Lately the New York Times has been chronicling the further contraction of the newspaper trade and related job insecurity among print journalists. In a June 4 report, entitled “The Undoing of the Daily,” Times readers learned that the much respected Times-Picayune in New Orleans is not alone in trying to stay afloat by publishing less than once a day. Six other newspapers, in the United States and Canada, have just announced plans to reduce their print schedule and rely on web editions the rest of the time. “Newspaper executives argue that printing and delivering newspapers only on certain days will sharply cut costs while at least preserving some of the paper advertising….”
As the Times notes, “the decision to reduce print papers is usually accompanied by cuts on the newsroom side, as well.” The quality of daily coverage, already eroded due to widespread newsroom downsizing, will further deteriorate for reasons the NYT spells out. “Staff members at The Times-Picayune expect that about one-third of the roughly 140-person newsroom will be cut.” Reporters “have been told that their priorities will shift to writing for the web.” According to one past editor: “They want them to produce more blog posts a day and not worry about putting things together in a more thoughtful package. The Times-Picayune has a sterling tradition of enterprising journalism. That tradition is being thrown under the bus.”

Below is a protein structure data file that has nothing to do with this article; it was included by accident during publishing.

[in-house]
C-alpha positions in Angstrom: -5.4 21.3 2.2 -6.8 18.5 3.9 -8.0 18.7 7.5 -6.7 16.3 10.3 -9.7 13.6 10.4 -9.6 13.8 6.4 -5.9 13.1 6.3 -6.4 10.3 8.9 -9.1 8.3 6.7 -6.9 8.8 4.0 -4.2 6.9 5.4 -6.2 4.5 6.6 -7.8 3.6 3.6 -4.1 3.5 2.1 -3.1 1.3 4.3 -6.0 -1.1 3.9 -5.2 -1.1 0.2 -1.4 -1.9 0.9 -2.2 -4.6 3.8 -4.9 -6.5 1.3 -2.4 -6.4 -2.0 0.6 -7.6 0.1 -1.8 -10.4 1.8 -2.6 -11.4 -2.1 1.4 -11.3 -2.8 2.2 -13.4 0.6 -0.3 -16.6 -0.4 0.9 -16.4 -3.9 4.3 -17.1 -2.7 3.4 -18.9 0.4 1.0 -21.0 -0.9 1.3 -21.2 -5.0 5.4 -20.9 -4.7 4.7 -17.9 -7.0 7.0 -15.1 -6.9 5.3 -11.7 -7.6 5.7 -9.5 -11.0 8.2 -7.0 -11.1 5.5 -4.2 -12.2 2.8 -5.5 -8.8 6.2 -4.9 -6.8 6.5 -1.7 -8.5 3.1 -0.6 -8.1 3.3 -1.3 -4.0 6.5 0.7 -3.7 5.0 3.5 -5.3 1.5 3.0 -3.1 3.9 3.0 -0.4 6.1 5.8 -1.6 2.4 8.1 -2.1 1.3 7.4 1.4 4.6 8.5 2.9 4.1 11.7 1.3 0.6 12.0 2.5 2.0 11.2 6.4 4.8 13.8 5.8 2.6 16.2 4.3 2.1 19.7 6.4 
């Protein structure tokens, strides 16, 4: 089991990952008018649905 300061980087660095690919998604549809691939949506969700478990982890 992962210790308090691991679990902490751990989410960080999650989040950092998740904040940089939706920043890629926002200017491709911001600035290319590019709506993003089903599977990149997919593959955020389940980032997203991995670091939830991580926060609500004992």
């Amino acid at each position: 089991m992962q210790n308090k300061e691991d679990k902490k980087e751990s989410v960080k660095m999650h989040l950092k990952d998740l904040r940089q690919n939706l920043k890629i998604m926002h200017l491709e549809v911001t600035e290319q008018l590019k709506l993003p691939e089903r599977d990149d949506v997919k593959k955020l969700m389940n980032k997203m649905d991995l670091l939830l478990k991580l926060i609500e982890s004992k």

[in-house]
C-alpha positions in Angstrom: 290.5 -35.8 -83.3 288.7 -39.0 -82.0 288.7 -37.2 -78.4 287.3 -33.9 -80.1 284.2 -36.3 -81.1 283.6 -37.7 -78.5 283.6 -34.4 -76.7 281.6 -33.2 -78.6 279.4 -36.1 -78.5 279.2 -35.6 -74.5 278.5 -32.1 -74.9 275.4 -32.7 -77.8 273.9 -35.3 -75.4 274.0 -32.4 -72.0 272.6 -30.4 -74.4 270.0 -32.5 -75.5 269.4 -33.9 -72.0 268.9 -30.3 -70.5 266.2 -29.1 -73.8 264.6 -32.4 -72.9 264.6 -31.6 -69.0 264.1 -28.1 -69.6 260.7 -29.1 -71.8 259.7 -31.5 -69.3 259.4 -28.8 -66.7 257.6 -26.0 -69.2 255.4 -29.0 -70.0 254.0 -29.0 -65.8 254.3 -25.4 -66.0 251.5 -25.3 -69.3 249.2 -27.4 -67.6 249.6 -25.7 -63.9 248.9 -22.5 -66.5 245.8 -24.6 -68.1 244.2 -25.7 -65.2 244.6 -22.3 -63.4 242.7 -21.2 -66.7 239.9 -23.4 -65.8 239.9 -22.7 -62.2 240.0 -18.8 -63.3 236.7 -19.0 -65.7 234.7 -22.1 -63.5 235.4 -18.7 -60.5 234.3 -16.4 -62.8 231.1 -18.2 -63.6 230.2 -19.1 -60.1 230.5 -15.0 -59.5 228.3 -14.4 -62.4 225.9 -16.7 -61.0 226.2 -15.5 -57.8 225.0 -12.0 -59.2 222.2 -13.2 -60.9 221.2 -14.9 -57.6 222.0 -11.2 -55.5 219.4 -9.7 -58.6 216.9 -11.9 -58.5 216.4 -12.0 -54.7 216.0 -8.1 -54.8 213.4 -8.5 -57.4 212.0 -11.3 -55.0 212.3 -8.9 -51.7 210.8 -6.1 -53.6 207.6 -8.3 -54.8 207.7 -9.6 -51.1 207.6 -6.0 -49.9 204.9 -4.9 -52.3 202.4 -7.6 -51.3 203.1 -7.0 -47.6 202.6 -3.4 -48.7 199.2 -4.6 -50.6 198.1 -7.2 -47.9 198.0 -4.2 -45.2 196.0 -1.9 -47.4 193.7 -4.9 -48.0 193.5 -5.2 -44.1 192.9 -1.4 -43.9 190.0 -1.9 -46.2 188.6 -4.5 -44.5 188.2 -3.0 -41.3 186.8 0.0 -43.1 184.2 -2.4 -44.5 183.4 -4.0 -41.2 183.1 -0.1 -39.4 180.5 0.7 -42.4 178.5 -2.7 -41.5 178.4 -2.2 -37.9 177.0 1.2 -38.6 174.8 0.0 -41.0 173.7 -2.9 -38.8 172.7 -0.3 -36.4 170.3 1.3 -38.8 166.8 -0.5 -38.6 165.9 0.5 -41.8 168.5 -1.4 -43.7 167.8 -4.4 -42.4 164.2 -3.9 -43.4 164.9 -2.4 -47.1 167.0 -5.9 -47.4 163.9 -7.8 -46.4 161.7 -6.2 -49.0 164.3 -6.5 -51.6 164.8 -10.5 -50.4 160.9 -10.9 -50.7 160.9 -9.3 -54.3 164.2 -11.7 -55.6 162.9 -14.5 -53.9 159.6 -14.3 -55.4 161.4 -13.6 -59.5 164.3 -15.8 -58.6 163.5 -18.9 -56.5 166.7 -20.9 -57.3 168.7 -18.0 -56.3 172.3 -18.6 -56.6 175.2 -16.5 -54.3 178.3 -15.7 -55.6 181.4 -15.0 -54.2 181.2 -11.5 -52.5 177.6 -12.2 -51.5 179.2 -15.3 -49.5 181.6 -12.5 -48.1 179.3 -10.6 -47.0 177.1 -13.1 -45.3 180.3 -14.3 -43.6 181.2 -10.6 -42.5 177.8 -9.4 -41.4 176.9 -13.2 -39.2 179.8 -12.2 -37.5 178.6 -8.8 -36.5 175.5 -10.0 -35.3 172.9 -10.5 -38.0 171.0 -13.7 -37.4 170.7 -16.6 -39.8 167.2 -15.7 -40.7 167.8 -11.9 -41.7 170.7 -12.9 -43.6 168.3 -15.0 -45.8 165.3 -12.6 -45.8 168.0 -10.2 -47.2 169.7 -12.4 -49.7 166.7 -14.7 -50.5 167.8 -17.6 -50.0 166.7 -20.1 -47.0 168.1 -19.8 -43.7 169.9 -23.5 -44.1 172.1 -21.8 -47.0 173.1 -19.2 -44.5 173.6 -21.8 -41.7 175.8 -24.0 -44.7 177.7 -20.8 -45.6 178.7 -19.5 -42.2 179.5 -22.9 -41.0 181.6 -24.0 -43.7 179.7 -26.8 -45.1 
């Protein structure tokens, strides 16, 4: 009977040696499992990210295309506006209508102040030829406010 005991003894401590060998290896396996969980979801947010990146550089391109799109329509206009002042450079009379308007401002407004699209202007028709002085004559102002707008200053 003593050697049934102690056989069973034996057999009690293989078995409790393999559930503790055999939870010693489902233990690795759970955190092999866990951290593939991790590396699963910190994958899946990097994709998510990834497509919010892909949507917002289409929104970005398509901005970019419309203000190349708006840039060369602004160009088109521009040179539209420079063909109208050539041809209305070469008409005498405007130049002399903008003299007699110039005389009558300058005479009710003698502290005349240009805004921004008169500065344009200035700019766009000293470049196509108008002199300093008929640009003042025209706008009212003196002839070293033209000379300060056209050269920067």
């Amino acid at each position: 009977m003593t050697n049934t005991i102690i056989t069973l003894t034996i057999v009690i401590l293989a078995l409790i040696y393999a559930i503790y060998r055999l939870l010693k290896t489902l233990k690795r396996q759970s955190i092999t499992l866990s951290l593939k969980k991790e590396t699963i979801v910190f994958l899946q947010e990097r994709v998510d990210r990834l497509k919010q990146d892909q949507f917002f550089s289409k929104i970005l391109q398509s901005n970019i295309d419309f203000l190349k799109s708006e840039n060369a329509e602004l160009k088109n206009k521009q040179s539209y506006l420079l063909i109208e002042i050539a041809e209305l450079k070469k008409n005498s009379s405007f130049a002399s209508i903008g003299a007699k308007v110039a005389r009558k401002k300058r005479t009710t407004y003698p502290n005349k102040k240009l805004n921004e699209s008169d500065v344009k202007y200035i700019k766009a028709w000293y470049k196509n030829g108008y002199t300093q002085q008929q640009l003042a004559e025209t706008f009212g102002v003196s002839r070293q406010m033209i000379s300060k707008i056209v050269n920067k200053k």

Also part of this unhappy trend are the Detroit News and the Detroit Free Press, two papers now owned by the Detroit Media Partnership. Since 2010, the News has “printed Monday through Saturday but delivers papers only on Thursday and Friday (with a special section delivered with The Free Press on Sundays).” In the mid-1990s, close coordination between the same two papers—then owned by the Gannett media chain and Knight Ridder, Inc. respectively—laid the groundwork for labor’s biggest media industry defeat in the last several decades. When Detroit newspaper management succeeded in throwing 2,500 employees “under the bus”—by replacing them during a strike—it not only sacrificed the quality of local journalism; it dealt a grievous organizational blow to my own union, the Newspaper Guild/CWA, one of six labor organizations involved in that 583 day ordeal (and years of legal skirmishing thereafter).
An Extreme Case?
In The Broken Table, Fordham University sociology professor Chris Rhomberg provides valuable historical context for this pivotal mid-1990s walkout. The bulk of his book describes the obstacles that strikers faced, how they tried to overcome them, and the consequences of their defeat, locally and nationally. Rhomberg’s in-depth study of the Detroit newspaper strike should be required reading for anyone attempting a newspaper shutdown in the future—or staging a work-stoppage, of any size, in any other venue where the employer has deep pockets, lots of other revenue-producing properties, and the same management-friendly, private-sector labor relations machinery on its side.